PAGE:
The vicious attack and rape of a jogger in Central Park by a gang of teen-age hoodlums has left many New Yorkers trying to make sense of a senseless crime.
The victim, a 28-year-old investment banker, remains in a coma. Eight of her alleged attackers, ages 14 to 17, are in custody. Two were indicted Wednesday and indictments against the others were expected Thursday.But by some accounts, the youths seemed unlikely attackers although several came from broken homes and all lived in a Harlem neighborhood surrounded by drugs, alcohol, crime and poverty.
"I deal with kids in trouble, these were not kids in trouble," said Bernard Diamond, principal of the junior high school two of the boys attended. "They come from homes of parents who care, parents who are as shocked as we are."
Their victim was on a solitary jog in the northern end of the park the night of April 19. She was beaten unconscious with a lead pipe and rock, raped and left bound and nearly naked. She was found several hours later.
Doctors at Metropolitan Hospital, where she has been in critical condition in a coma since the attack, say that although she may survive it's unlikely she will ever recover completely.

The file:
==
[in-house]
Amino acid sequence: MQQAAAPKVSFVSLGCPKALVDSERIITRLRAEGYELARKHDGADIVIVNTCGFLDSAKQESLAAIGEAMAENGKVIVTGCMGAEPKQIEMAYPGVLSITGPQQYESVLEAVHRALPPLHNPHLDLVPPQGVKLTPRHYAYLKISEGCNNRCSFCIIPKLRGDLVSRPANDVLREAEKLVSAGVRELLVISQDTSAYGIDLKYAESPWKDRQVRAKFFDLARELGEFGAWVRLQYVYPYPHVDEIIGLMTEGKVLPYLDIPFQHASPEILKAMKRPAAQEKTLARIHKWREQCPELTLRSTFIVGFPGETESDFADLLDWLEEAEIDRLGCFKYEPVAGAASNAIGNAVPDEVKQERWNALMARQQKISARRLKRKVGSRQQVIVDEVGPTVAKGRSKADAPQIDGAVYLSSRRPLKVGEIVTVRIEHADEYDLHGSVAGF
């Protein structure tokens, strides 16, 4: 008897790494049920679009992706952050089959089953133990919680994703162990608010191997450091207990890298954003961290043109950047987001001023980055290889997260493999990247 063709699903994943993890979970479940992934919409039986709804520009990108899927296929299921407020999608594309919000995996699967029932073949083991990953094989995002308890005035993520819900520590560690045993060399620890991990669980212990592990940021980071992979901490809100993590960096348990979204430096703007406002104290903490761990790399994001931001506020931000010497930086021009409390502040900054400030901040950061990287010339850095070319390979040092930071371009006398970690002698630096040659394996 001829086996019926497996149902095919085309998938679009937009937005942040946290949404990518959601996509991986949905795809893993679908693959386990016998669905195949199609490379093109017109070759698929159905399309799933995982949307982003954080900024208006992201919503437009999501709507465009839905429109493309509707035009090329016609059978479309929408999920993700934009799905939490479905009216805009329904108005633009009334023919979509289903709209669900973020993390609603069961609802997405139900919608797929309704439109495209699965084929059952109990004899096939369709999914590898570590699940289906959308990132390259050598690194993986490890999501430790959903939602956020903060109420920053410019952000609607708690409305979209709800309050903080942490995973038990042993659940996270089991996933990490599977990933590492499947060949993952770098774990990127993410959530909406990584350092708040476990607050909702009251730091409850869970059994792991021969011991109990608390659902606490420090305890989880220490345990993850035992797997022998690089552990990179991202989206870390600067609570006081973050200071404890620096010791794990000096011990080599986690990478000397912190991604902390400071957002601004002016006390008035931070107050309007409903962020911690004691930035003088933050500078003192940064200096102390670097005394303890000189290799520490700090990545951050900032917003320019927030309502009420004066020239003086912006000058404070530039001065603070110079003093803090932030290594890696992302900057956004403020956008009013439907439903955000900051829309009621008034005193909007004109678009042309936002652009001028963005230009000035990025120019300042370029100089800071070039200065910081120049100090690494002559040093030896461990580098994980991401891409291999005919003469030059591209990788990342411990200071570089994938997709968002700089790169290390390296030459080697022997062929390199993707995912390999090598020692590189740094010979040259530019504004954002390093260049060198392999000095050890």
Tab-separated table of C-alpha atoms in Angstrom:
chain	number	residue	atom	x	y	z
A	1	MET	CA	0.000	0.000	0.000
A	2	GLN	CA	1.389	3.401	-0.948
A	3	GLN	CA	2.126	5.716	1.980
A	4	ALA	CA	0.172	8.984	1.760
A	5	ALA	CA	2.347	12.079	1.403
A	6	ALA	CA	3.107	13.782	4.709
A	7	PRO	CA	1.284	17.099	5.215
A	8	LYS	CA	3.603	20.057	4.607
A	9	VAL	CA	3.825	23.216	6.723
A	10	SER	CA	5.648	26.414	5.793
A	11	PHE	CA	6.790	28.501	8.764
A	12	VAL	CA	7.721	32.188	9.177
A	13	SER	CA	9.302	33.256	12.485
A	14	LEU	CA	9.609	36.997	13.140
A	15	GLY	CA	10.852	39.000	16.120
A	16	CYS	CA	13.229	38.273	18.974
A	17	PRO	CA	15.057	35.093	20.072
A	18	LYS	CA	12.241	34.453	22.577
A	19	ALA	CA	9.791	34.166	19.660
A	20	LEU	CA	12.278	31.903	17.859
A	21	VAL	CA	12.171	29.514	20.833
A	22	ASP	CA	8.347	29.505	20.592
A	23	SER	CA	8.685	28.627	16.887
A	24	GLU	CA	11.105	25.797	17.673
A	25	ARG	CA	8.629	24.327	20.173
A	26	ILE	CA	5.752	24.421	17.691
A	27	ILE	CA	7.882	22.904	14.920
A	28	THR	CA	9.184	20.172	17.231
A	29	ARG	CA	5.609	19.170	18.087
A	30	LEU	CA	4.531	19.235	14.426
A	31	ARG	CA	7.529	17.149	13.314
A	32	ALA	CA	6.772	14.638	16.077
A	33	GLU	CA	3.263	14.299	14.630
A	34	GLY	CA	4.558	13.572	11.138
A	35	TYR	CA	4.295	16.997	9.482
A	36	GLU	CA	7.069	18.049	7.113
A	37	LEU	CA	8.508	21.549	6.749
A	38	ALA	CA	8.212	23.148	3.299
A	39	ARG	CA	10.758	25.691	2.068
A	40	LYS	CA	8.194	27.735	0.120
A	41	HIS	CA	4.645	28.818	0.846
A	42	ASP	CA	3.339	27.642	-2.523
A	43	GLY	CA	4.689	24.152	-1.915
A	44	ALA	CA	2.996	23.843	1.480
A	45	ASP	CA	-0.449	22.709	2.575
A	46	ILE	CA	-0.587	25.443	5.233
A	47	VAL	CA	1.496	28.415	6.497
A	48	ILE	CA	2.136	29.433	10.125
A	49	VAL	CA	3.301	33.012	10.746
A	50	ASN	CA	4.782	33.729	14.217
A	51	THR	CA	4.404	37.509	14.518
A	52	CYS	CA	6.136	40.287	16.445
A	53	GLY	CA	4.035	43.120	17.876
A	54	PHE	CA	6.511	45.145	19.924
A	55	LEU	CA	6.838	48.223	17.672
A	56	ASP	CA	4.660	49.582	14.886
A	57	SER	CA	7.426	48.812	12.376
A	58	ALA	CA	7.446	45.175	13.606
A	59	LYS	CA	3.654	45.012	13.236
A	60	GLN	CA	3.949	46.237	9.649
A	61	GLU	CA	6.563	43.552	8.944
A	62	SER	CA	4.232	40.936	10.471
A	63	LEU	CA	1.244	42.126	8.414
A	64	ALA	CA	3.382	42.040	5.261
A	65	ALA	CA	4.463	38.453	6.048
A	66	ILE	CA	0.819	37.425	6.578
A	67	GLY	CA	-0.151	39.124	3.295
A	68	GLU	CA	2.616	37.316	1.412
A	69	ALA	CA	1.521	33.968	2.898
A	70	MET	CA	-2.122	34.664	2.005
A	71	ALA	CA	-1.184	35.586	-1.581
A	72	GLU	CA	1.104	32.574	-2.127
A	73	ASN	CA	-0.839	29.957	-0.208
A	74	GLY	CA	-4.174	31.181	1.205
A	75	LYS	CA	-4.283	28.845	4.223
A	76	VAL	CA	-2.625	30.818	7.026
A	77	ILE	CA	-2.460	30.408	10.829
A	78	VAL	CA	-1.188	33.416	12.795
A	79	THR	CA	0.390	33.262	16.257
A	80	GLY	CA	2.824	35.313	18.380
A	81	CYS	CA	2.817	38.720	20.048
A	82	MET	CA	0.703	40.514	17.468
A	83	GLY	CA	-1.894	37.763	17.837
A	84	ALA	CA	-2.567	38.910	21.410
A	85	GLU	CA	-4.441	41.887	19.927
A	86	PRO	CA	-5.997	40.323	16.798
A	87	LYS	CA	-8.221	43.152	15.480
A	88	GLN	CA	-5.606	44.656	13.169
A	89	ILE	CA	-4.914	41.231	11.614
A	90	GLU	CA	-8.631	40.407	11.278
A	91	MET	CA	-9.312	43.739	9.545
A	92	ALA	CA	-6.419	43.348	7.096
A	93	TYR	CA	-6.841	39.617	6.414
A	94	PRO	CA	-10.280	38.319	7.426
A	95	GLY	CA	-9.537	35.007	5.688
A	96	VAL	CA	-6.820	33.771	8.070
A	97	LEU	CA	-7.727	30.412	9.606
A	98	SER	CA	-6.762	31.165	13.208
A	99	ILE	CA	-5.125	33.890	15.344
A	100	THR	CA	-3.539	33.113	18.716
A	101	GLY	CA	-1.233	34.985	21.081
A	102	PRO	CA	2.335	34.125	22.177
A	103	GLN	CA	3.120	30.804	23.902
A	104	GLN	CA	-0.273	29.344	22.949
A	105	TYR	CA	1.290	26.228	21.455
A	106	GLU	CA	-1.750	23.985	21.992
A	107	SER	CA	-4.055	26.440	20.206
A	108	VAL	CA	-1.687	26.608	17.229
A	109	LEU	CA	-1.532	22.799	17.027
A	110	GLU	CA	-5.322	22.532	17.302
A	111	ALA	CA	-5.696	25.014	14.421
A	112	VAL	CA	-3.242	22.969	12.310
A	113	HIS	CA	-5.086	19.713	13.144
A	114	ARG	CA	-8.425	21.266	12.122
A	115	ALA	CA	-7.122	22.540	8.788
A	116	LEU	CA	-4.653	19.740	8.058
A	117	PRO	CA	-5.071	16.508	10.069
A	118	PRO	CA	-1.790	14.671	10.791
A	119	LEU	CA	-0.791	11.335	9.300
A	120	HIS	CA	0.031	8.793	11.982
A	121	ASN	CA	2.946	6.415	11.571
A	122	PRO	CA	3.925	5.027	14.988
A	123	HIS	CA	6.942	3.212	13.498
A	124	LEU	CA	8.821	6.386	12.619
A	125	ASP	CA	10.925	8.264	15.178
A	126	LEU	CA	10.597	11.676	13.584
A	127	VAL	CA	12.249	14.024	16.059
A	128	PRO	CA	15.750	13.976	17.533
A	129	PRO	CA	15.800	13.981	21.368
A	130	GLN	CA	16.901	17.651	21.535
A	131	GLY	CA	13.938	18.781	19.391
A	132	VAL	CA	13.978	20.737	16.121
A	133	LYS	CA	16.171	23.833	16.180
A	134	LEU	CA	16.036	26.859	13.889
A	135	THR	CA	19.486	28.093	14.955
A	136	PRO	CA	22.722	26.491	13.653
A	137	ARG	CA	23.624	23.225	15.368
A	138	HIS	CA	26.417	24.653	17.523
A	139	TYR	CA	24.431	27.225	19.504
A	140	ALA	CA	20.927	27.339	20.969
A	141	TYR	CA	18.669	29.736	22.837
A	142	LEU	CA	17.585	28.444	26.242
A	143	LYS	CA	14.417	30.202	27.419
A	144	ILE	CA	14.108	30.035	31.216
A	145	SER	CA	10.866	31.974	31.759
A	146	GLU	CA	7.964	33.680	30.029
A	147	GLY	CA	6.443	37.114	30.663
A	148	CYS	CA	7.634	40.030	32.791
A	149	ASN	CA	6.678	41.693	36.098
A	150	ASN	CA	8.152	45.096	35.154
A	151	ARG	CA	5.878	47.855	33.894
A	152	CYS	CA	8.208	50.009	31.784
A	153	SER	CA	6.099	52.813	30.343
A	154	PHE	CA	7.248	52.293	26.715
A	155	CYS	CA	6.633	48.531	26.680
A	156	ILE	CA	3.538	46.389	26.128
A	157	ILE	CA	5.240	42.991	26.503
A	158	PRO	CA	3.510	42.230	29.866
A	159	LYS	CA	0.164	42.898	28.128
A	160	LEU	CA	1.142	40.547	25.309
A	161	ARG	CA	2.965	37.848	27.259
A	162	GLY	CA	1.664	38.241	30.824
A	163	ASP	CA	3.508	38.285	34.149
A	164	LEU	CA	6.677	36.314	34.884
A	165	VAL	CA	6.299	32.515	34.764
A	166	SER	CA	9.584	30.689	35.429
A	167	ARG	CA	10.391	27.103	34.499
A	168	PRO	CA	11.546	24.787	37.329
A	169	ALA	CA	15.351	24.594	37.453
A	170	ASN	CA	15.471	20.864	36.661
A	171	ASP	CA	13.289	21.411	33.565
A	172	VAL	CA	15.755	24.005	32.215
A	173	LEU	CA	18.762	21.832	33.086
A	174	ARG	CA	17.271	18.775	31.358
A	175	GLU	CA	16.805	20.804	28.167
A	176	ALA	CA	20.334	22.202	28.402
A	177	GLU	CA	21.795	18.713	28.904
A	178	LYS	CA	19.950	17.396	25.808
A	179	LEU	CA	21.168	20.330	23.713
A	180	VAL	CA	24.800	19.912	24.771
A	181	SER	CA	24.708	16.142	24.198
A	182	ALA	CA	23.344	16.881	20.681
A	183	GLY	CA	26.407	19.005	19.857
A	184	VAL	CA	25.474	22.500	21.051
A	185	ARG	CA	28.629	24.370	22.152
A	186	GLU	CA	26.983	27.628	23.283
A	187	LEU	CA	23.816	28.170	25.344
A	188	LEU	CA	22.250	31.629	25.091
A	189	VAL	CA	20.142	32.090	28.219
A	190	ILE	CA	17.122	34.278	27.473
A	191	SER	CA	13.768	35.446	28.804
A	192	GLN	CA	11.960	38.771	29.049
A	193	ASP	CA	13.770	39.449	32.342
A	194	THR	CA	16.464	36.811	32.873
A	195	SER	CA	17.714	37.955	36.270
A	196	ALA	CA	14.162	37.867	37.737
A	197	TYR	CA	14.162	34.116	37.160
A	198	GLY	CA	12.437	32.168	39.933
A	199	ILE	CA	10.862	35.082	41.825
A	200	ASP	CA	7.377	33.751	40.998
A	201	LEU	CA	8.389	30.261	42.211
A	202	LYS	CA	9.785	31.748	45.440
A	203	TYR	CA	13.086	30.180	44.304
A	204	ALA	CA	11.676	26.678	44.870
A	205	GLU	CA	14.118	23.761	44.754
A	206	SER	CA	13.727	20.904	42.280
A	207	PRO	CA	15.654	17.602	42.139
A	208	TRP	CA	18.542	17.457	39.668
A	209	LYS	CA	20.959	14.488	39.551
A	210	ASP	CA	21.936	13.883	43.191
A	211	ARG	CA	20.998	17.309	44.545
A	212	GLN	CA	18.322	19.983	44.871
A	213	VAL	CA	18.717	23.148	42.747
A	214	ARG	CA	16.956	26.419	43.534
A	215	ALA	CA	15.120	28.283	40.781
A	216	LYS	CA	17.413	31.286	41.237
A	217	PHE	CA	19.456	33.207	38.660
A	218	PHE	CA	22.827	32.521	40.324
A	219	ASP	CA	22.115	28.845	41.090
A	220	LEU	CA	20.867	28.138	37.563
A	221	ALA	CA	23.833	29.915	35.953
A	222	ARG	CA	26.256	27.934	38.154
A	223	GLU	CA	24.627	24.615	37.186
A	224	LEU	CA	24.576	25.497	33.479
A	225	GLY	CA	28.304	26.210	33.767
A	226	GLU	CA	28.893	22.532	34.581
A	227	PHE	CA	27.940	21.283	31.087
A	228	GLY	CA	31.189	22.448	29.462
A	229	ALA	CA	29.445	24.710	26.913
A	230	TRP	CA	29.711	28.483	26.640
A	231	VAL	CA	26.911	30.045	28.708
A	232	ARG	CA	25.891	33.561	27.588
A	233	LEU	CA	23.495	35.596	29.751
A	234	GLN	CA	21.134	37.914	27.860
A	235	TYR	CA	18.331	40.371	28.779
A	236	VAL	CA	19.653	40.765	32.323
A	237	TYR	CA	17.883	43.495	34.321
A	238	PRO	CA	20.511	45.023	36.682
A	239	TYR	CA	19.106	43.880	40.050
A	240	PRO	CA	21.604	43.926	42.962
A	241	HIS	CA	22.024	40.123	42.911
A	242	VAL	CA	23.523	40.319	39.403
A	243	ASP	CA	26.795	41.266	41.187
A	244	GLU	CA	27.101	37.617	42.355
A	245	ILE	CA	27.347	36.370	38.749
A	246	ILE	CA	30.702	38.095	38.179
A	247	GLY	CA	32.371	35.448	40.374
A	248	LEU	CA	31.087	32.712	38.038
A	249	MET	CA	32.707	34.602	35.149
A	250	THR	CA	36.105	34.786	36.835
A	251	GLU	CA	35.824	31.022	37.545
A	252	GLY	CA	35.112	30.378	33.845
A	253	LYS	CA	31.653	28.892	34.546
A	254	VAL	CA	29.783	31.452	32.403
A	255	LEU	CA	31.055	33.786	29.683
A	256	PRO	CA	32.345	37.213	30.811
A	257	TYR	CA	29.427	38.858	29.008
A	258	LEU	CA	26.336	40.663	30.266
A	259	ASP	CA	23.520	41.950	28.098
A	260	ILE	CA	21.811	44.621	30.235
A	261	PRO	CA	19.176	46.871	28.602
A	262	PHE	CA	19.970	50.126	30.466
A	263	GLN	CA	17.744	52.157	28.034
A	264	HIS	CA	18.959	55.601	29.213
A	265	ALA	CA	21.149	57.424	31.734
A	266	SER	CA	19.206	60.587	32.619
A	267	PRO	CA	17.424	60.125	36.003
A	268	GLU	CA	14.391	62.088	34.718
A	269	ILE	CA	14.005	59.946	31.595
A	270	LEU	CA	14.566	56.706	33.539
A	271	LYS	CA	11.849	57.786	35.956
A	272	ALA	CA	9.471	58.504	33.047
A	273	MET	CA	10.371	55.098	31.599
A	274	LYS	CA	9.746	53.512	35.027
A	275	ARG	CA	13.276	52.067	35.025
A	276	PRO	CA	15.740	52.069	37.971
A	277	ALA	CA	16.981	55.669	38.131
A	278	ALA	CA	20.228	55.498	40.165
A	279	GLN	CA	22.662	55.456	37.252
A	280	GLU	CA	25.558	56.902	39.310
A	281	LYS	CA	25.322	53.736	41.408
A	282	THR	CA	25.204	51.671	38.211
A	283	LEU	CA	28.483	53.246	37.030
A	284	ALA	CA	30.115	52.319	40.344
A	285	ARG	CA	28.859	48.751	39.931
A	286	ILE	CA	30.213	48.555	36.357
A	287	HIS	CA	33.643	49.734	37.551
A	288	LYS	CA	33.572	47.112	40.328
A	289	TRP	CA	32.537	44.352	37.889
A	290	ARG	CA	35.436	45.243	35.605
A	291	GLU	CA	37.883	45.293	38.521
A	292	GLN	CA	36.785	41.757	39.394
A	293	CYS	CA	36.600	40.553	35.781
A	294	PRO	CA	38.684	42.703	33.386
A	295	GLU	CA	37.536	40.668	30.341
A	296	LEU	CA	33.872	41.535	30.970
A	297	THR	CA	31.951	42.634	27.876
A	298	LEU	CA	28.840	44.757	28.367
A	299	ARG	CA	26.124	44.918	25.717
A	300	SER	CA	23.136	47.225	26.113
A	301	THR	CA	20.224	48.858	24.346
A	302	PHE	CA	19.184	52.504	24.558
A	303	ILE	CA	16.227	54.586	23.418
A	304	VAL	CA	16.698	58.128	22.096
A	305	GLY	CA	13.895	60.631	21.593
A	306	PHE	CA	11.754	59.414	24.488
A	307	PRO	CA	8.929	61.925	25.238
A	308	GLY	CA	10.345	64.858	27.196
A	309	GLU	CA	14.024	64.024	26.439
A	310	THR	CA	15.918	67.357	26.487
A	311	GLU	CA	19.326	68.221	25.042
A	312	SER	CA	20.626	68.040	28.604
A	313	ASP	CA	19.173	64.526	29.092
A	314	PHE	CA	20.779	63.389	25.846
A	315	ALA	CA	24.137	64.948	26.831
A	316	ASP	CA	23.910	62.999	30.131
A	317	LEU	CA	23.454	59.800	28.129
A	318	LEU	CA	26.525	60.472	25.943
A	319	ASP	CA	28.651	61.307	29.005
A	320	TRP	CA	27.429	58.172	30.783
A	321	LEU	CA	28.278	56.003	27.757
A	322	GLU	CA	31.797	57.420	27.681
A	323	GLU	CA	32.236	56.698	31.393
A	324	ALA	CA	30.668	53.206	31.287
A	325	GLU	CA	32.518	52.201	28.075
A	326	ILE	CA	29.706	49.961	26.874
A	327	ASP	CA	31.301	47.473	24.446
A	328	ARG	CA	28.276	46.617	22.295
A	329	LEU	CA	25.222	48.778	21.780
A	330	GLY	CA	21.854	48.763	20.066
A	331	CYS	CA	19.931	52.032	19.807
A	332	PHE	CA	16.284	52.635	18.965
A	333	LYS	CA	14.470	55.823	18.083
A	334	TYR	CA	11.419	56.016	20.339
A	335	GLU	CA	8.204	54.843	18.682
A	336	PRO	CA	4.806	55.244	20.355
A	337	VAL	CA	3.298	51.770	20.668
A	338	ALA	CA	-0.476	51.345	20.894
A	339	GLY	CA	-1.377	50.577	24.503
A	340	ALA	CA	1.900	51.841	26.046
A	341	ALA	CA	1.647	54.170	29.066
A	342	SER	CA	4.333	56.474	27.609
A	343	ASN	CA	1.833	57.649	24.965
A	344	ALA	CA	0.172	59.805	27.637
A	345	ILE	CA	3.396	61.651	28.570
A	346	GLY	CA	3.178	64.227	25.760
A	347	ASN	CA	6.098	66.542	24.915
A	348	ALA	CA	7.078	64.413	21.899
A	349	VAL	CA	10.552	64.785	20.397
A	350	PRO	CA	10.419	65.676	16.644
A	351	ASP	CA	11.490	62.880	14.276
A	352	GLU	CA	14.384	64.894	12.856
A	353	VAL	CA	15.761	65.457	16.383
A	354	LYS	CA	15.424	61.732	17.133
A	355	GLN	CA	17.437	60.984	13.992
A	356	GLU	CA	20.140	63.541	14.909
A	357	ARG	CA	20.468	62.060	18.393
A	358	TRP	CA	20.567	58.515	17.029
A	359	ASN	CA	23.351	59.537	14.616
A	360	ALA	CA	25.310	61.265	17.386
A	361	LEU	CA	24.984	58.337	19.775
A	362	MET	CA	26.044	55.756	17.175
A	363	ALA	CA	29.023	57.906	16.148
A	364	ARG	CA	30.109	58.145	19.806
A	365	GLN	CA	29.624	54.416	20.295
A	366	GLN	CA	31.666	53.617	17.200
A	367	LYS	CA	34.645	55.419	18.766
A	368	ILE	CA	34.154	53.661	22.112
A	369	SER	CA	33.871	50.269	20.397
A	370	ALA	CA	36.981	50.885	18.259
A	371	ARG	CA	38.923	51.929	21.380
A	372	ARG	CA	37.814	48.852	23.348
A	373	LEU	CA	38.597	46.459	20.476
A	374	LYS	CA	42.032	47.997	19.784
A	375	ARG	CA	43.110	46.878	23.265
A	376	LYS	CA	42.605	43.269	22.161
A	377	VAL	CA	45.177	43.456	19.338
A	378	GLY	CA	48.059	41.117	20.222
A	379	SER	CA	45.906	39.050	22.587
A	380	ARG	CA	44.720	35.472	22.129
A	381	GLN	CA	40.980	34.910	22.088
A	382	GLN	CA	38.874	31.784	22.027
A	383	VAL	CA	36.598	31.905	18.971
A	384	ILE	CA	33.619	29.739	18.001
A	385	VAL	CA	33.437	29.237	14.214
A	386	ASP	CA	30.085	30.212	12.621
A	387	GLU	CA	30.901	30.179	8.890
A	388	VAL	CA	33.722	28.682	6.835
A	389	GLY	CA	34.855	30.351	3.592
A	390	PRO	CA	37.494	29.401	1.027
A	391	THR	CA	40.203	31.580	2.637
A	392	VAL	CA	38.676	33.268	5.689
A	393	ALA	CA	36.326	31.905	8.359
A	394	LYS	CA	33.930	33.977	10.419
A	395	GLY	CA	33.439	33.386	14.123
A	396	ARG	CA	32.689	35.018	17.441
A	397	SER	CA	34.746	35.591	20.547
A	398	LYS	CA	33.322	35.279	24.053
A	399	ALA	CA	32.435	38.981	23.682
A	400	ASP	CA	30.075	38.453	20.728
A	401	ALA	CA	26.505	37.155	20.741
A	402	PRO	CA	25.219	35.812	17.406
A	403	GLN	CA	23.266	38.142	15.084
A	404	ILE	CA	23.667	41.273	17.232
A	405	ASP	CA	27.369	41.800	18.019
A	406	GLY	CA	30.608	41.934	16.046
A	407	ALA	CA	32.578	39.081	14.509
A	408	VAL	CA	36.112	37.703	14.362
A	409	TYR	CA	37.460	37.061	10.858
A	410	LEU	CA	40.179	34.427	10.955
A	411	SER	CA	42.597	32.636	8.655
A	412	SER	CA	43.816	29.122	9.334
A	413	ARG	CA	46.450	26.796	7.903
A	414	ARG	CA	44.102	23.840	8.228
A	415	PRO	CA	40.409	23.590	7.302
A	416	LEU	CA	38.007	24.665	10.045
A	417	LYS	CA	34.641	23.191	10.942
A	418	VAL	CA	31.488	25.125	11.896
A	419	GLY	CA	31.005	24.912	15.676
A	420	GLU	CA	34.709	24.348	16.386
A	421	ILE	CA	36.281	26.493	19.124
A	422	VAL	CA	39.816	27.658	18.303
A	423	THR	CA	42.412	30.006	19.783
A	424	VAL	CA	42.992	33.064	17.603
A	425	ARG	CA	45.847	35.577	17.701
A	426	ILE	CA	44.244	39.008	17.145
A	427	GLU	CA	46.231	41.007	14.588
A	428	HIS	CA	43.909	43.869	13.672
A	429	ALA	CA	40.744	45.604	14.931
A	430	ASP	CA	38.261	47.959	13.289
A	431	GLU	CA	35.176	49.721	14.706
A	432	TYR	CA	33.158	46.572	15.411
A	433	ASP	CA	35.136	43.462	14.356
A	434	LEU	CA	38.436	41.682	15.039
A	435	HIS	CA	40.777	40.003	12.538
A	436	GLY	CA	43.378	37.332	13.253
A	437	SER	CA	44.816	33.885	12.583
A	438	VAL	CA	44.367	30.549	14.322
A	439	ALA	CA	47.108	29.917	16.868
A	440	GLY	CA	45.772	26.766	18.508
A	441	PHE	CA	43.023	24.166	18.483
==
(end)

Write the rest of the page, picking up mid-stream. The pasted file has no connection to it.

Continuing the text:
The woman apparently was one of several targets of the gang as it went "wilding" through the park that night.
The term was a new one to the police, but not the activity. For years, loosely organized packs of marauding youths have roamed the streets and parks bullying, robbing and attacking victims at random.
"I ain't going to say it's fun. It's getting your anger out at somebody. It's like stealing fruit. It's not 'cause you are hungry," a 15-year-old boy who said he was a friend of one of the suspects told The New York Times.
The assailants reportedly used racial epithets in one of eight assaults during the rampage and discussed "getting whitey" or "getting a white jogger." The victim is white and the accused attackers are black.
However, law enforcement experts say victims of the so-called "wolf packs" are more often black than white, and the lawyer for one of the youths denied the boy suggested the gang go after a white victim.
The suspects are being held on charges of attempted murder, rape and assault and could face other charges.
Lisa Whitten of the national board of the Association of Black Psychologists said the violence of city life allowed the boys to bury normal emotions in the frenzy of their attack.